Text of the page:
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Aaron De La Cruz

Type of Work: mural

Aaron De La Cruz’s work, though minimal and direct at first, tends to overcome barriers of separation and freely steps in and out of the realms of design, graffiti, and illustration. The parameters he has chosen to work within actually allow him to free himself and react to the very limitations he has created. This overriding structure and the lack of deliberation while moving within creates a tension when encountering his work due to the almost computer-generated grid-like systems he creates by unplanned mark making. The act and the marks themselves are very primal in nature, but tend to take on distinct and sometimes high meanings in the broad range of mediums and contexts they appear in and on. His work finds strengths in the reduction of his interests in life to minimal information. De La Cruz gains from the idea of exclusion; just because you don’t literally see it, doesn’t mean it’s not there.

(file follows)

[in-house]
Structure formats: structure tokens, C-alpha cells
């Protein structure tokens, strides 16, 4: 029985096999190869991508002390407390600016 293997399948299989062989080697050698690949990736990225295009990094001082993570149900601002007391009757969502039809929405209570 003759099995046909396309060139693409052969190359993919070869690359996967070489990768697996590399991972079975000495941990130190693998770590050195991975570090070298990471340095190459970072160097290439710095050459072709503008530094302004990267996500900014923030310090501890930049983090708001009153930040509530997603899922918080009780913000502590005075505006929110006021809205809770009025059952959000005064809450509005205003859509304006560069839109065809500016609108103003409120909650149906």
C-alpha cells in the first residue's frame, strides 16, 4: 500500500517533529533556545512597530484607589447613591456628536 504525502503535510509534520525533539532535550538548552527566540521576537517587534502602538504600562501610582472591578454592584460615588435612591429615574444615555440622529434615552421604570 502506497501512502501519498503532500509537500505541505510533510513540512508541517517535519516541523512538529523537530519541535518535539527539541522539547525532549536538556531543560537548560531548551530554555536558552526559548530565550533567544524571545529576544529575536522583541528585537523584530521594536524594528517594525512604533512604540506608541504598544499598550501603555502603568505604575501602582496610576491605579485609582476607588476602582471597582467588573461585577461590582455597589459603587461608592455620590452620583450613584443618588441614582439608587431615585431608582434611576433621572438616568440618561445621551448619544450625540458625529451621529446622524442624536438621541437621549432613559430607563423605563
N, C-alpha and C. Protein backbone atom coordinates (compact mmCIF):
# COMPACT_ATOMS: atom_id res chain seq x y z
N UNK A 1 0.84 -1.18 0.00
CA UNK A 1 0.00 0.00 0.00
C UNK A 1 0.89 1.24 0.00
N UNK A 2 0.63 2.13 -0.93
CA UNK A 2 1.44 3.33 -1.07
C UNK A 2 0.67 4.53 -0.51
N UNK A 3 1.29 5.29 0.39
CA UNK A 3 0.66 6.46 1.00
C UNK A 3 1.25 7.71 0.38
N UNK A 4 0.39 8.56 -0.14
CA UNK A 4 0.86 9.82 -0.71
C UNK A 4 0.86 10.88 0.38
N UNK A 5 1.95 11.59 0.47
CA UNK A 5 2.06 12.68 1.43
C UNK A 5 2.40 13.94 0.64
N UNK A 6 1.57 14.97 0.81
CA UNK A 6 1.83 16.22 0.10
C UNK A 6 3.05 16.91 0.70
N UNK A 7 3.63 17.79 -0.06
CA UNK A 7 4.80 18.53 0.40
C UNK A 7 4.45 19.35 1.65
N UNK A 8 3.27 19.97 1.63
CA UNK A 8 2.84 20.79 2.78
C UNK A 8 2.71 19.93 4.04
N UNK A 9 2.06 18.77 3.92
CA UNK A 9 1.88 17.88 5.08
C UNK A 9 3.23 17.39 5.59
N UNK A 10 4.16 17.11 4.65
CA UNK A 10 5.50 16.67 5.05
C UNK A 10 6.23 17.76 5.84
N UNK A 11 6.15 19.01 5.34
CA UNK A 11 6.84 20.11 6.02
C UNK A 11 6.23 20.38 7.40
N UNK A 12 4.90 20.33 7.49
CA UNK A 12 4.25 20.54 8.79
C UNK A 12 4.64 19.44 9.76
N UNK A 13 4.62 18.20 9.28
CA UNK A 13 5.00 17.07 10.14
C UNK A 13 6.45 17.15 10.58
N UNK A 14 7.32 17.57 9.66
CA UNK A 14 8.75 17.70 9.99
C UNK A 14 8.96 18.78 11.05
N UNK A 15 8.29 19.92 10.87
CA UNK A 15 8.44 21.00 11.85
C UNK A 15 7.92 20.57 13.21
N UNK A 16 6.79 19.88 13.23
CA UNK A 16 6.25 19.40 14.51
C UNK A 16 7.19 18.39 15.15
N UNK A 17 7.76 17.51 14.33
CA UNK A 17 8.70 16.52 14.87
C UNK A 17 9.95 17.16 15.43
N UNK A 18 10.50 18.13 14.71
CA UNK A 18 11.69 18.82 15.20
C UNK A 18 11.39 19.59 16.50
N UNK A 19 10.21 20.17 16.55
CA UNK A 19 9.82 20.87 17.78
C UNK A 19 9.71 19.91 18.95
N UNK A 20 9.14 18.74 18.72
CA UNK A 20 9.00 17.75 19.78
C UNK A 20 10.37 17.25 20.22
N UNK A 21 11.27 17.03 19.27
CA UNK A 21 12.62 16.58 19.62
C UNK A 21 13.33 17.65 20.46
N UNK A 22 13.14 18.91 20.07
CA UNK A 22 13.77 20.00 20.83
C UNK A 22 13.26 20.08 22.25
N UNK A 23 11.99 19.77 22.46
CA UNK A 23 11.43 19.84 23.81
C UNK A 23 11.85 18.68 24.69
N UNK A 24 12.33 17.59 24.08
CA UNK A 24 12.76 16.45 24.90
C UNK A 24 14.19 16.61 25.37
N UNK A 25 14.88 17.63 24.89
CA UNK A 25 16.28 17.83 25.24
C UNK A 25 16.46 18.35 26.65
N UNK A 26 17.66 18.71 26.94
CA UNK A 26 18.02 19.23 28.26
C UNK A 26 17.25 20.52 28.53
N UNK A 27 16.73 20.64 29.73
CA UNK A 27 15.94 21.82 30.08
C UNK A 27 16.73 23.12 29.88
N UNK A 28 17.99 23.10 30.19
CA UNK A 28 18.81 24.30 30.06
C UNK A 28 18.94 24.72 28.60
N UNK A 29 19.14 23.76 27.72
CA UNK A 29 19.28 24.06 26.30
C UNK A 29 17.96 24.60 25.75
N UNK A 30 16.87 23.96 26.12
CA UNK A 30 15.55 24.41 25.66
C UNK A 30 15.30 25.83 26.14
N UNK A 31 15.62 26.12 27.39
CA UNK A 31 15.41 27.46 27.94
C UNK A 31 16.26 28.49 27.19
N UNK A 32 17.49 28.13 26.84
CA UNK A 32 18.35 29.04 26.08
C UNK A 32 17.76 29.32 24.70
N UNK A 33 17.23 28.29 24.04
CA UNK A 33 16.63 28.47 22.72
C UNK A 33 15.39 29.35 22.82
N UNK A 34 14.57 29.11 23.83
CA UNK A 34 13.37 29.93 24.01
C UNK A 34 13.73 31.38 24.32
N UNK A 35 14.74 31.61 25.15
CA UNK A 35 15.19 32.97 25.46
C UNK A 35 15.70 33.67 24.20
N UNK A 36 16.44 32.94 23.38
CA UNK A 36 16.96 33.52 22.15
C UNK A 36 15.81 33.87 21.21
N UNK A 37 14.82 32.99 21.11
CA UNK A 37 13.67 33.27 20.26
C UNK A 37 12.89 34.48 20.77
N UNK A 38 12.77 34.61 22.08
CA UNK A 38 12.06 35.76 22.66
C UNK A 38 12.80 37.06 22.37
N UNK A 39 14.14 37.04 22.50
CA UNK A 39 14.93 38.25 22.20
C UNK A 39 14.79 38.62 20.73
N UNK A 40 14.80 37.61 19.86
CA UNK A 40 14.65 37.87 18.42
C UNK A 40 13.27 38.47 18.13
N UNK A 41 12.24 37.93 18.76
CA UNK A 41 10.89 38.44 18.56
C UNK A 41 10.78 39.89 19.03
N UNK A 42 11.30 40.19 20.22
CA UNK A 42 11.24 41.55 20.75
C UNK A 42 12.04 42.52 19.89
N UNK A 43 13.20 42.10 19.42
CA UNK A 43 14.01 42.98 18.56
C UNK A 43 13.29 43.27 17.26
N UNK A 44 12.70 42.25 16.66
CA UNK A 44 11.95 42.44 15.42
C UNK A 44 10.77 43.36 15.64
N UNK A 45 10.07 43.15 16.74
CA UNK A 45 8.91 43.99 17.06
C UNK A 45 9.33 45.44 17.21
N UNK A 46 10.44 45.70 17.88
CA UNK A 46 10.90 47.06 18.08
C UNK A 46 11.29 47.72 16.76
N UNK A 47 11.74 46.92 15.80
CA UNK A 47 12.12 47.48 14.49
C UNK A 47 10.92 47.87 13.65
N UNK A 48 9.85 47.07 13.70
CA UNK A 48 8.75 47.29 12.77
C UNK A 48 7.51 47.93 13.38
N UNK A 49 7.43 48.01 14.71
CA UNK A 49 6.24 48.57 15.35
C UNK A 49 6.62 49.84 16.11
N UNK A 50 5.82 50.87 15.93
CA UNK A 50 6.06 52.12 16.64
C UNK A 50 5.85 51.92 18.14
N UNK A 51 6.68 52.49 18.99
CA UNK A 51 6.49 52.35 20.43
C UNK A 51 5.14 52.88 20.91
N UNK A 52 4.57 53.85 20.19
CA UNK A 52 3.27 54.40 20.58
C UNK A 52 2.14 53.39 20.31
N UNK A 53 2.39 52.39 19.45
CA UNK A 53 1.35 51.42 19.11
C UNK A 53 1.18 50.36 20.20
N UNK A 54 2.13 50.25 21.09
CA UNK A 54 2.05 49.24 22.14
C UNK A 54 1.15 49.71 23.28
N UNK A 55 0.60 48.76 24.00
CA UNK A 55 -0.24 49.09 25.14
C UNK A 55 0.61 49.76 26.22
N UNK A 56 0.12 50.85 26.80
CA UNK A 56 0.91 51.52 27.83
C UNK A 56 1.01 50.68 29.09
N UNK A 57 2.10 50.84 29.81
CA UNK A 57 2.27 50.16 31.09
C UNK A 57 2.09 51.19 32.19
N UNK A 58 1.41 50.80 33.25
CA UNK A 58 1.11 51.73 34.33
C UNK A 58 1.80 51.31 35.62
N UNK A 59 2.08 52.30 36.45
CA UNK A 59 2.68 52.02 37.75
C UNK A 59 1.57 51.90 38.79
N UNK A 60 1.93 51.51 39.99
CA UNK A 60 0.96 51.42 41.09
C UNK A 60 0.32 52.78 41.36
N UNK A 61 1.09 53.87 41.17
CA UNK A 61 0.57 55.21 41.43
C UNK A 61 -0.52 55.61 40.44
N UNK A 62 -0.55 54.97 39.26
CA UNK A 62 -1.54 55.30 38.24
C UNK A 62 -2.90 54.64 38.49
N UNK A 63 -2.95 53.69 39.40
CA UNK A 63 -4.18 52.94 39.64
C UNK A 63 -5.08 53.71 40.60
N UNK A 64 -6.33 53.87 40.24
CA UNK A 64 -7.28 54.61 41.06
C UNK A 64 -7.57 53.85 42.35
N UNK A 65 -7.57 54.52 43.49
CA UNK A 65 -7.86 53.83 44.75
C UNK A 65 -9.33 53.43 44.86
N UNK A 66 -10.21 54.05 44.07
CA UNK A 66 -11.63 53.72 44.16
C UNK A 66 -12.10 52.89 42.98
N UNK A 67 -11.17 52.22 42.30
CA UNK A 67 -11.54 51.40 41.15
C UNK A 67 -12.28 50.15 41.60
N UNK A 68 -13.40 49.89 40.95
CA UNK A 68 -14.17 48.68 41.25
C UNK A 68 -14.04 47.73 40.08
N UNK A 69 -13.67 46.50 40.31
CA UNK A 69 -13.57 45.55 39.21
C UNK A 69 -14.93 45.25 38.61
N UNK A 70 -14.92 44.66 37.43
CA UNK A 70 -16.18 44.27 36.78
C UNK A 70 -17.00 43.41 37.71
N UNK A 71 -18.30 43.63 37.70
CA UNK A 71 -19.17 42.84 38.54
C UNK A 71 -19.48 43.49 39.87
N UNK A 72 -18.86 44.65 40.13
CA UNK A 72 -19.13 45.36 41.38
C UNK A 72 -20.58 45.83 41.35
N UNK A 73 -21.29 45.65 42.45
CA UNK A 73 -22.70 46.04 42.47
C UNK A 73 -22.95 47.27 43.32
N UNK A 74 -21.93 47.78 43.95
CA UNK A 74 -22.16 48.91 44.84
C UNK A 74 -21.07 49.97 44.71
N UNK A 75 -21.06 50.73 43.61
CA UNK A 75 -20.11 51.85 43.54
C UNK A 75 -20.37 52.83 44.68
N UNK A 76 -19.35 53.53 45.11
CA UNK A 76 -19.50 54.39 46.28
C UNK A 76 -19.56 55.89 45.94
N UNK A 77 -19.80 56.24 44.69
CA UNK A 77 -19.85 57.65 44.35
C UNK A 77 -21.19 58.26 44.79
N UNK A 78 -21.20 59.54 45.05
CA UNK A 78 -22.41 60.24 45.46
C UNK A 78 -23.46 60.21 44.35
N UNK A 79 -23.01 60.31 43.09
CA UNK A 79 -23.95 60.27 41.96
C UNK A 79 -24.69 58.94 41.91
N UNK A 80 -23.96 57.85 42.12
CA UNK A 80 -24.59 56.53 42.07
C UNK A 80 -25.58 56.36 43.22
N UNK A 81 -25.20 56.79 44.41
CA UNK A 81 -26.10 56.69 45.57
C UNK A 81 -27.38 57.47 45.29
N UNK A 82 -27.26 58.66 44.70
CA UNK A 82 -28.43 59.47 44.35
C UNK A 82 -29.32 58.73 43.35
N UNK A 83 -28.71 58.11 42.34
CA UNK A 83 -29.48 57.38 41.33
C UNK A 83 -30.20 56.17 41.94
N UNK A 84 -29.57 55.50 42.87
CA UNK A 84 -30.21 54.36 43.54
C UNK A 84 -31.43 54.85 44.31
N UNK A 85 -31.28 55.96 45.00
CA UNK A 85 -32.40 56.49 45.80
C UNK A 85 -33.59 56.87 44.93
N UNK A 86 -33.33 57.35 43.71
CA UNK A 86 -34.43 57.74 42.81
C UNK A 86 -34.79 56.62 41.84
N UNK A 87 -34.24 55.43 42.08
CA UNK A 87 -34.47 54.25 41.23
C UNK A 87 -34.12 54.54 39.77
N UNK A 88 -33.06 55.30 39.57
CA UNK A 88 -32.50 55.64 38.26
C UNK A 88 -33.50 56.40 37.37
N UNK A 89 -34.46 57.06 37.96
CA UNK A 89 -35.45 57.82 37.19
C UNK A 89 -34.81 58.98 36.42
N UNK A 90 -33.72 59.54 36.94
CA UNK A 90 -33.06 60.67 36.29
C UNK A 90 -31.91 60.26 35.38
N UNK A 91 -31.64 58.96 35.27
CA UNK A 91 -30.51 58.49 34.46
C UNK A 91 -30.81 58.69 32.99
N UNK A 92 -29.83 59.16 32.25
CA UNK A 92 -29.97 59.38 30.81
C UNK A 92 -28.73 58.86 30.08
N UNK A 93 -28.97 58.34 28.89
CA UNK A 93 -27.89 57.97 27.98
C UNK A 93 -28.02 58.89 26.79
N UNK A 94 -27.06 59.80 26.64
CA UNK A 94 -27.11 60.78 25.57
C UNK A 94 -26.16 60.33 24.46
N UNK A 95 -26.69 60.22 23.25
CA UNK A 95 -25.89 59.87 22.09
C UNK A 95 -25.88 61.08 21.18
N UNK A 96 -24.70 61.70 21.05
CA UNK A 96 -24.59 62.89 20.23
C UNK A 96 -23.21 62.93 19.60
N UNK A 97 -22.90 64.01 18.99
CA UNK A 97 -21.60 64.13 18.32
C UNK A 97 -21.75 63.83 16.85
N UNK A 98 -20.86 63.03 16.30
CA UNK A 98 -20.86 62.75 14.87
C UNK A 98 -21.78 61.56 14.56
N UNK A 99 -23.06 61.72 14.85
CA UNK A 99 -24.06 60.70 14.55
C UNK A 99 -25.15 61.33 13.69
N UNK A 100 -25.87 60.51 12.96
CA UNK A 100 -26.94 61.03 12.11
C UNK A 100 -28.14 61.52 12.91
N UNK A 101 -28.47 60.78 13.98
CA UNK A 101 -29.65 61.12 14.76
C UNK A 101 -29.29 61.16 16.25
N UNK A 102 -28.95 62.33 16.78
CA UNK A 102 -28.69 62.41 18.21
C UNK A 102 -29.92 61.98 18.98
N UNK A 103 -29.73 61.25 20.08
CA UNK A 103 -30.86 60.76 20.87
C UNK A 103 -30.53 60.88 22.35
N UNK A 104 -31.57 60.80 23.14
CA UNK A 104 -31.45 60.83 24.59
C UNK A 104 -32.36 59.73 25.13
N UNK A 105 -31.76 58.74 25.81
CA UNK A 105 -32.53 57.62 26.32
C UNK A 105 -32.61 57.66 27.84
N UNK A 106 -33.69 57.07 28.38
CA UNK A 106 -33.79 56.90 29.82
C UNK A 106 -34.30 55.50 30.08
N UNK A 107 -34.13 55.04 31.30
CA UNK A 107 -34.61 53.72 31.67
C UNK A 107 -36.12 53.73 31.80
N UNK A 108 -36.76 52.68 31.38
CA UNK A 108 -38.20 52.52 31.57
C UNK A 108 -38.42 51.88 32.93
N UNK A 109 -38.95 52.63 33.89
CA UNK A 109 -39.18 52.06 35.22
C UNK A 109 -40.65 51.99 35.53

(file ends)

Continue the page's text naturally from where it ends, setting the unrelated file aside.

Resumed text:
I decided to use this story as my source of inspiration for a few reasons. Growing up, I battled with learning how to read, so this story reminded me of my hardships during that time in my life. I also reflected on when my parents would speak Spanish around my brother and I, so we wouldn’t know what they were saying, but we eventually caught on. In my design, you can see 12 large black designs. These illustrations are deconstructed letters and represent the black ink of a book, as well as the 12 stairs Sophie talks about in her story. There are also a few commas and periods, as I felt these were strong metaphors on her outlook on life and the advice she was given.